Gardeners and florists use flowers in a range of colours to create their beautiful designs. Whether it’s restful blues and creams, or brash and energising oranges and reds, colour plays a major role in the pleasure we get from flowers. But those beautifully coloured petals aren’t really there for our enjoyment. They have evolved as a signal to pollinators – the plant’s way of hanging a sign out saying ‘eat here’.
Many flowering plants need help, more often than not in the form of an insect, to transfer pollen from one flower to another- that essential step for the production of seed, and the survival of the species. Through time these plants have evolved various ways of attracting the attention of potential pollinators. They have developed showy, coloured petals and enticing scents to draw in bees, butterflies and birds, and sugary nectar to encourage them to linger and pick up sticky pollen. And this relationship between pollinator and plant has been a driving force in the evolution of flower colour. A study in Australia found that, among native plants, the most common flower colours are those most easily seen by bees. These important pollinators have colour vision that’s different to ours – their photoreceptors pick up colours in ultraviolet, blue and green, whereas ours are tuned in to red, blue and green. The Australian research analysed the colours of hundreds of flowers and compared them with the colour range visible to bees. They found that the flowers matched this part of the light spectrum, suggesting that the plants were adapting their flowers to become more attractive to the bees. This reflects the importance of bees as pollinators, not only for wildflowers but for food crops too. The research team also looked at whether there was a similar correlation between flower colour and the colour perception of two other pollinators – birds and butterflies, but no similar fit was found. Bees, it seems, are key when it comes to flower evolution.
There could be another important feature of the bee/flower relationship that is driving colour evolution. Once a plant has managed to get a pollinator to visit its flowers, it needs a strategy to encourage that same pollinator to then visit flowers on other plants of the same species. Otherwise all that precious pollen is going to be wasted. Honey bees and bumblebees are known to show ‘flower constancy’ – they tend to visit flowers of the same type while the food rewards remain good. This works well for the bees because it optimises their foraging trips, and for the plant because it increases the chances of pollen picked up at one flower being transferred to another of the same species. Having flowers that are easily distinguishable through colour make it easier for the bees to learn which are worth visiting.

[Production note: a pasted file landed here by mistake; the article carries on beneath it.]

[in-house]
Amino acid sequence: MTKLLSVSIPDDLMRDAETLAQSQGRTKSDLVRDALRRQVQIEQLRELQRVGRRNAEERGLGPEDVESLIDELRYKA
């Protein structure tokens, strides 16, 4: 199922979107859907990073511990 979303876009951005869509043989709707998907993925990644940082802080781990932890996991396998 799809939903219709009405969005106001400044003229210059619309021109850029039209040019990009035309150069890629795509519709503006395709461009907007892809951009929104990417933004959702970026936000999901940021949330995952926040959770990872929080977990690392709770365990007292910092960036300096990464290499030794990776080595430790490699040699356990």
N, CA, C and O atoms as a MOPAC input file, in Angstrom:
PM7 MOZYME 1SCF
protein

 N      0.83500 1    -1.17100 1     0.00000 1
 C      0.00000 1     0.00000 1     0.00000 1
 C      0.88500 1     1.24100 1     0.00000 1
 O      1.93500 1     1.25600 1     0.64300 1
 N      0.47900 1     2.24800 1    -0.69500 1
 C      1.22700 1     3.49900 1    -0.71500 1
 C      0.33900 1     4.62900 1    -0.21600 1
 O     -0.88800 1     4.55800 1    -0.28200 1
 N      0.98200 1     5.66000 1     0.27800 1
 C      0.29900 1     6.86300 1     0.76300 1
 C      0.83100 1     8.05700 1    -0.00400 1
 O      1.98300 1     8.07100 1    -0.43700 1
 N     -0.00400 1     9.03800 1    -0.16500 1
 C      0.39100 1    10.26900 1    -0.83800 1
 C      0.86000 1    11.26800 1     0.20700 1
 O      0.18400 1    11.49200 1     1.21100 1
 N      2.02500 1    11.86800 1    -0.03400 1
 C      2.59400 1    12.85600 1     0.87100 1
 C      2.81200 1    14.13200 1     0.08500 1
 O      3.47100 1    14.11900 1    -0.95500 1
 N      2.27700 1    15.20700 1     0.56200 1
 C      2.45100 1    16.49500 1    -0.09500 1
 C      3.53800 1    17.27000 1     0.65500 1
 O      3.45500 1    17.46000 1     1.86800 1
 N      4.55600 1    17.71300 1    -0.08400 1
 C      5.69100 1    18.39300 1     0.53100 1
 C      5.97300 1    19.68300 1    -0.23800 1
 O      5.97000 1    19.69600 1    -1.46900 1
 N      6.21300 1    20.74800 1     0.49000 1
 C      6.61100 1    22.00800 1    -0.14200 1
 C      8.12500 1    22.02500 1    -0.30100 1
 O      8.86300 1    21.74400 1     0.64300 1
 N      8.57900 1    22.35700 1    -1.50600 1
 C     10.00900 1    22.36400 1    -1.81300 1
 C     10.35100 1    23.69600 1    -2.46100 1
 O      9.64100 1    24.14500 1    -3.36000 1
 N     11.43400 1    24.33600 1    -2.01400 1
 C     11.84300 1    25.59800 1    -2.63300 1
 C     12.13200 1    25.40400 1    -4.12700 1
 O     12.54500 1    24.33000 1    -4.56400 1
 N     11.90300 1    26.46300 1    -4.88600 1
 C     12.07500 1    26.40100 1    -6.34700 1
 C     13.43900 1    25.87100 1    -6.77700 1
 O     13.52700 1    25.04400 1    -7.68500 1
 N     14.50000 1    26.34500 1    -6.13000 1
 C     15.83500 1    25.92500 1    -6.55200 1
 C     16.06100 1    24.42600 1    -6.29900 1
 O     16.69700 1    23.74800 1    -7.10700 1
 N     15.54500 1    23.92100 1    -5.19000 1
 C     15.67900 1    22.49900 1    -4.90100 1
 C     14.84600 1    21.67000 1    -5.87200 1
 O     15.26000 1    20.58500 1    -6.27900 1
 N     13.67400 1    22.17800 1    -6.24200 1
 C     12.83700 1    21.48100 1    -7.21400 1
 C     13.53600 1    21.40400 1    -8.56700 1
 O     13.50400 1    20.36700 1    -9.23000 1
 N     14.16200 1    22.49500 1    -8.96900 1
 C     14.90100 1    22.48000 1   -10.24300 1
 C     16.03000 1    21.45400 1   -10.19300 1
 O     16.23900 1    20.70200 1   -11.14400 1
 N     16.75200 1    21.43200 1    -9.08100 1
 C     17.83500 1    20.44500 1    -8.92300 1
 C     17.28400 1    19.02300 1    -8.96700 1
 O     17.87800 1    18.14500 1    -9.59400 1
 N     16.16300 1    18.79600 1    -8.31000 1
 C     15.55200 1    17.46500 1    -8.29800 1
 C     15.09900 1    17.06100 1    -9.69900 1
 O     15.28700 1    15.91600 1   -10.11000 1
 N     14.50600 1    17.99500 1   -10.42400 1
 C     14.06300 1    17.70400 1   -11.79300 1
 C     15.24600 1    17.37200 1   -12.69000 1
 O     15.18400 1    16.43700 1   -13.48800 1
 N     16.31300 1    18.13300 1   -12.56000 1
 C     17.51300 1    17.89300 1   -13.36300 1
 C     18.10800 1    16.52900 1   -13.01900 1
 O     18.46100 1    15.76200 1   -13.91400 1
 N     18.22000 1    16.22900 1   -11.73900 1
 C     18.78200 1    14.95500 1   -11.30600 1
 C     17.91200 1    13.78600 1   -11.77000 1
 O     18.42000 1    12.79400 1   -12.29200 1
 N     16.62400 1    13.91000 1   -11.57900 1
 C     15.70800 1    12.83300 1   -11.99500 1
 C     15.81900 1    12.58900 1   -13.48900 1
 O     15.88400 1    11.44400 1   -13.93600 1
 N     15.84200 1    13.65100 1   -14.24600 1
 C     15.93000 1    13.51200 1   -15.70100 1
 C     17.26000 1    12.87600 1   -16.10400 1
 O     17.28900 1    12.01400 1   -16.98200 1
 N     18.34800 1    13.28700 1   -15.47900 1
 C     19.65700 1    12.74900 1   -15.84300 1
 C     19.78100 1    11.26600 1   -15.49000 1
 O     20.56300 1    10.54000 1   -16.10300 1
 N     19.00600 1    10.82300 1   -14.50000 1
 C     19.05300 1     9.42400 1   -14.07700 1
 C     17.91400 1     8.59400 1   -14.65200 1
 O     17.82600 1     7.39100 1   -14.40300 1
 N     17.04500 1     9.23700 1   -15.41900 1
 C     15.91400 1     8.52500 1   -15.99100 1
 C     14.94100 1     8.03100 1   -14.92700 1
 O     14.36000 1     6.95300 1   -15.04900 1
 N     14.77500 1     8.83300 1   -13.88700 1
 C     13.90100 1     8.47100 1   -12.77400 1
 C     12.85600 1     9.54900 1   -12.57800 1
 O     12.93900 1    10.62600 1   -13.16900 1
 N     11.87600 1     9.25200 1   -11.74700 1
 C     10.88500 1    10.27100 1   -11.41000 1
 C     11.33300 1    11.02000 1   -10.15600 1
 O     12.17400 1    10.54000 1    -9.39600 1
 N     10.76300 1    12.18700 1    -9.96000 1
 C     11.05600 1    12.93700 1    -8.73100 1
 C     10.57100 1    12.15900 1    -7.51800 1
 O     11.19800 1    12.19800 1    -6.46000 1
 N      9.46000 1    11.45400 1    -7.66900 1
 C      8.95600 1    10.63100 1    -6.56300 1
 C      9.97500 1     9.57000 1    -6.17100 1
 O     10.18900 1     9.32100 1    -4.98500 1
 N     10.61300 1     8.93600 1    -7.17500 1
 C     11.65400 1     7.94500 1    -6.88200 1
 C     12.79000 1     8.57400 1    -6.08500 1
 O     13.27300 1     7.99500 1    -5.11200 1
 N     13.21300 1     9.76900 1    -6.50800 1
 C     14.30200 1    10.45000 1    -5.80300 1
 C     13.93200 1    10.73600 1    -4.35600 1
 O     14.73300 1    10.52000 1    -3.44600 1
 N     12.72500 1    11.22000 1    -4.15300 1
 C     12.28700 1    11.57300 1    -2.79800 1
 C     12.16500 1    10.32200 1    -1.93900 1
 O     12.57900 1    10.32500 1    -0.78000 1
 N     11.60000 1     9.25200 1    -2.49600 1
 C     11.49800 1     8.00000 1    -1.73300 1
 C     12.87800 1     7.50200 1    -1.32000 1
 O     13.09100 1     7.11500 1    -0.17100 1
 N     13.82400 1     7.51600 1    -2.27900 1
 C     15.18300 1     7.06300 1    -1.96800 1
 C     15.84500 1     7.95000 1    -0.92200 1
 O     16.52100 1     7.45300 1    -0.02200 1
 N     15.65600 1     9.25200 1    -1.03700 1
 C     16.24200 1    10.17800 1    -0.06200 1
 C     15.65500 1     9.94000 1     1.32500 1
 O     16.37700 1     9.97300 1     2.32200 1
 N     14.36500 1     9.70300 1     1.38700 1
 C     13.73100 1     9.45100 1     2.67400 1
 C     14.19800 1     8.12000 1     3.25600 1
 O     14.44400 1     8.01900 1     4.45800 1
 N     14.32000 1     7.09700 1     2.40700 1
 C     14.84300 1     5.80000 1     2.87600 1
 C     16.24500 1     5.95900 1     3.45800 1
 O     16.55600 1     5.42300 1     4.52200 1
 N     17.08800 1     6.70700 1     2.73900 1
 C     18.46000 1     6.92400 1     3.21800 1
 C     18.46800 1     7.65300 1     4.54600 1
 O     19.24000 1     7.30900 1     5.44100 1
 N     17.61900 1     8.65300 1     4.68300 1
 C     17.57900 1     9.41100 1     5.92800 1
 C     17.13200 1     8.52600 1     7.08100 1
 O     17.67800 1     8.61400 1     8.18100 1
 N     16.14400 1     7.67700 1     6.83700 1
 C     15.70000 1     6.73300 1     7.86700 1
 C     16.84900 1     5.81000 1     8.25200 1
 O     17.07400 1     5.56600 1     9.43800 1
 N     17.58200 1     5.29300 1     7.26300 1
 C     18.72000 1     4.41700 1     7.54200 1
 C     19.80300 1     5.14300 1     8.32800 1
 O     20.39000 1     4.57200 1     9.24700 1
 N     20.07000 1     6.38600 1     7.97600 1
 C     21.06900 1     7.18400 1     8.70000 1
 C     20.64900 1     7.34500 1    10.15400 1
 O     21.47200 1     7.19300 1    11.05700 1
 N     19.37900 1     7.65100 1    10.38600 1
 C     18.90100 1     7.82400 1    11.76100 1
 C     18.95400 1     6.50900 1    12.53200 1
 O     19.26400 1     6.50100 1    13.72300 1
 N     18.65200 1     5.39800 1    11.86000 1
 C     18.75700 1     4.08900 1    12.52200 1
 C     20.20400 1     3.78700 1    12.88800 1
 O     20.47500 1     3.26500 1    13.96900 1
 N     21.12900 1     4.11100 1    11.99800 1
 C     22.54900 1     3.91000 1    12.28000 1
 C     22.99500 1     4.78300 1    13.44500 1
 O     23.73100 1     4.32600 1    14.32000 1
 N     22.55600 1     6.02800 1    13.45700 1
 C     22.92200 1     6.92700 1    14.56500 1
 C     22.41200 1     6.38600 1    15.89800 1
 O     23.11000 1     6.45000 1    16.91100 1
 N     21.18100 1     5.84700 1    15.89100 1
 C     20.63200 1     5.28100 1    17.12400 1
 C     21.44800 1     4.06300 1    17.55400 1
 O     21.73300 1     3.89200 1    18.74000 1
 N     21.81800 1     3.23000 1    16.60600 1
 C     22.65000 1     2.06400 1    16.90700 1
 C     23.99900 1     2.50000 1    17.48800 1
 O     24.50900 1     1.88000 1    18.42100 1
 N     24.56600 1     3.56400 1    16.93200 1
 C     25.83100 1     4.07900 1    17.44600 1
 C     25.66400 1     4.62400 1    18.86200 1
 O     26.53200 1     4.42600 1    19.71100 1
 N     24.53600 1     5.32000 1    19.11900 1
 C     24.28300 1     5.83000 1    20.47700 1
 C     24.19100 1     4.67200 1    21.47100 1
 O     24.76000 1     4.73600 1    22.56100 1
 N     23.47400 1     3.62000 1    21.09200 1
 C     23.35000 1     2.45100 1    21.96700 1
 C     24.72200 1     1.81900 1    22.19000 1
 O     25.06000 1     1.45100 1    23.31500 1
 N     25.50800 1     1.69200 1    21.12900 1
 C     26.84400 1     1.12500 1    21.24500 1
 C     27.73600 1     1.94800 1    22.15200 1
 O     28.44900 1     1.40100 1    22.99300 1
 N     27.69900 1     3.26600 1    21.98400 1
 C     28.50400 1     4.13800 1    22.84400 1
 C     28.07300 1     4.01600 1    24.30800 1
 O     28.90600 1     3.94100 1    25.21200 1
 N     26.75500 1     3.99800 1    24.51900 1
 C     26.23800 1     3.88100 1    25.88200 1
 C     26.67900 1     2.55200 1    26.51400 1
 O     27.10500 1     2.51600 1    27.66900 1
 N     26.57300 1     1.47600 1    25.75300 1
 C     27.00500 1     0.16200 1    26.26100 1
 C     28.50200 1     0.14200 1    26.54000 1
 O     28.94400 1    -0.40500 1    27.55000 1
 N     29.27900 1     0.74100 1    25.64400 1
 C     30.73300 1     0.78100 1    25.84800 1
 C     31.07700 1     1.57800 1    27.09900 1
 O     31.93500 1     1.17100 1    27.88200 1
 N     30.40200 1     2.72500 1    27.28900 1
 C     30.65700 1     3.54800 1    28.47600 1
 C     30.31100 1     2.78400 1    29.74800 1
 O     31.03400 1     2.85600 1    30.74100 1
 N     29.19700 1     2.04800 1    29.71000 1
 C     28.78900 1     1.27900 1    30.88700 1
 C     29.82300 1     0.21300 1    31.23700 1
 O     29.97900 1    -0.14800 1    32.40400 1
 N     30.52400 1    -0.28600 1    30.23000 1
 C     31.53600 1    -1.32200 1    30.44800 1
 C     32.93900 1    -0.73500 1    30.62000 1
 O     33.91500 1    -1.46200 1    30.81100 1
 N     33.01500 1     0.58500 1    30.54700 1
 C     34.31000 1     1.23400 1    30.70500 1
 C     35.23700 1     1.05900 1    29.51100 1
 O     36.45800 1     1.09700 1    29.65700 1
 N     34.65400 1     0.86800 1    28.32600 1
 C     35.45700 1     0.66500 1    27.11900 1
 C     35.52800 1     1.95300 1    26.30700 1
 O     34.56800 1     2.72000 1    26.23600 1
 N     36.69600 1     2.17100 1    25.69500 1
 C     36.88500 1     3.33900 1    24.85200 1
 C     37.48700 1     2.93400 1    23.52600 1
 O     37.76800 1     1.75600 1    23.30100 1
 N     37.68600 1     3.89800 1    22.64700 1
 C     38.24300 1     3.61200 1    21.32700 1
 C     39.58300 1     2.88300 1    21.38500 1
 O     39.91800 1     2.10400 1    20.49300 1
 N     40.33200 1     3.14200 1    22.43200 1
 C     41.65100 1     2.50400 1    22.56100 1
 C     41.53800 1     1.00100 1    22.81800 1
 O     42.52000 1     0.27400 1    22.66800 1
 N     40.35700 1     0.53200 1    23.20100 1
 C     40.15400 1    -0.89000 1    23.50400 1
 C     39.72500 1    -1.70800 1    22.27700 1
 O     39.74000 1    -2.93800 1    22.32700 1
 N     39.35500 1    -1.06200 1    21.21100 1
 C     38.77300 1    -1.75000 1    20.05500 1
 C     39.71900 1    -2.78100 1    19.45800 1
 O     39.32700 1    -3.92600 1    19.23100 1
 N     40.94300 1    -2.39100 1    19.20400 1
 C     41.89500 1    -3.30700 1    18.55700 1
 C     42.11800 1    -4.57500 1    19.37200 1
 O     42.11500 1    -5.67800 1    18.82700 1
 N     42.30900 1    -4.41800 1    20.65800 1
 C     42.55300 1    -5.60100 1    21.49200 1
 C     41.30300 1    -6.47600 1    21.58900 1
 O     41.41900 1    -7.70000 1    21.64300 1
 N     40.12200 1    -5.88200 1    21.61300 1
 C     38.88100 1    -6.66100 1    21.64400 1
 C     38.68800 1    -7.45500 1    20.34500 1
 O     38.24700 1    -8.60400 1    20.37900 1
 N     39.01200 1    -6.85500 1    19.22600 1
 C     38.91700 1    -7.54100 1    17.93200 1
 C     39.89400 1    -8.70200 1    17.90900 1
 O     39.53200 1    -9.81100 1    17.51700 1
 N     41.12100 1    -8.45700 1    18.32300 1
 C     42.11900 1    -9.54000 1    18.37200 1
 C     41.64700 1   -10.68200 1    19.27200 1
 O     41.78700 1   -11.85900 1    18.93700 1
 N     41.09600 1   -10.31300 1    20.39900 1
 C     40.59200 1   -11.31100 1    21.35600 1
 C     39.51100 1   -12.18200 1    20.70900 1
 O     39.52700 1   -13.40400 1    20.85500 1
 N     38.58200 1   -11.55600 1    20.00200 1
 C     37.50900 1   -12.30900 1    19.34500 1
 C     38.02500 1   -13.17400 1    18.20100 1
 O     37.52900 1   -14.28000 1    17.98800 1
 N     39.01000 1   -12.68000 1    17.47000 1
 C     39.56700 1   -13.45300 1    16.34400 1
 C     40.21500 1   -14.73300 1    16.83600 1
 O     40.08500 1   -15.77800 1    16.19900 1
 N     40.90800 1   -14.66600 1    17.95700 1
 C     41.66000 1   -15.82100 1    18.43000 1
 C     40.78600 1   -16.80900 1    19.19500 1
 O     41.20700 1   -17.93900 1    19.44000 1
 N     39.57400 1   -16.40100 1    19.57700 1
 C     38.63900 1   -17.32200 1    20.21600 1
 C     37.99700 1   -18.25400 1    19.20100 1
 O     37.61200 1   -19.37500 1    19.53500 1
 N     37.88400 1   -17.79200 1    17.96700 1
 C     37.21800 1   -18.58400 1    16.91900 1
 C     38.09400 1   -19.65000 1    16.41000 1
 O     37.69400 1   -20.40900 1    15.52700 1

Of course. more recently our love of flowers in the garden and home has led to a modern form of evolution which has nothing to do with pollinator preferences. Plant breeders are developing new varieties of garden and cut flowers in response to demand from growers. By artificially transferring pollen between carefully chosen plants, they can select for desirable traits such as colour, size or vase life. Thanks to these breeding programmes we have a whole colour palette of flowers to choose from. But even this human controlled evolution takes decades from the first cross being made to a new variety of the plant being produced and marketed. There is now potential to shorten this time scale considerably by using cutting edge gene editing techniques. In the last couple of years, scientists have been able to alter the DNA of one plant and change its flower colour completely. A team in Japan worked with the Japanese morning glory, whose trumpet-shaped flowers are usually purple or pink. They were able to cut out the DNA sequence which codes for an enzyme that gives the flower its colour, resulting in plants with pure white blooms. This research work was experimental, and not a new plant breeding project. But as genetic modification techniques become cheaper and easier to use, it may be possible to reduce thousands of years of evolution to a single generation. Who knows what the flowers of the future could look like.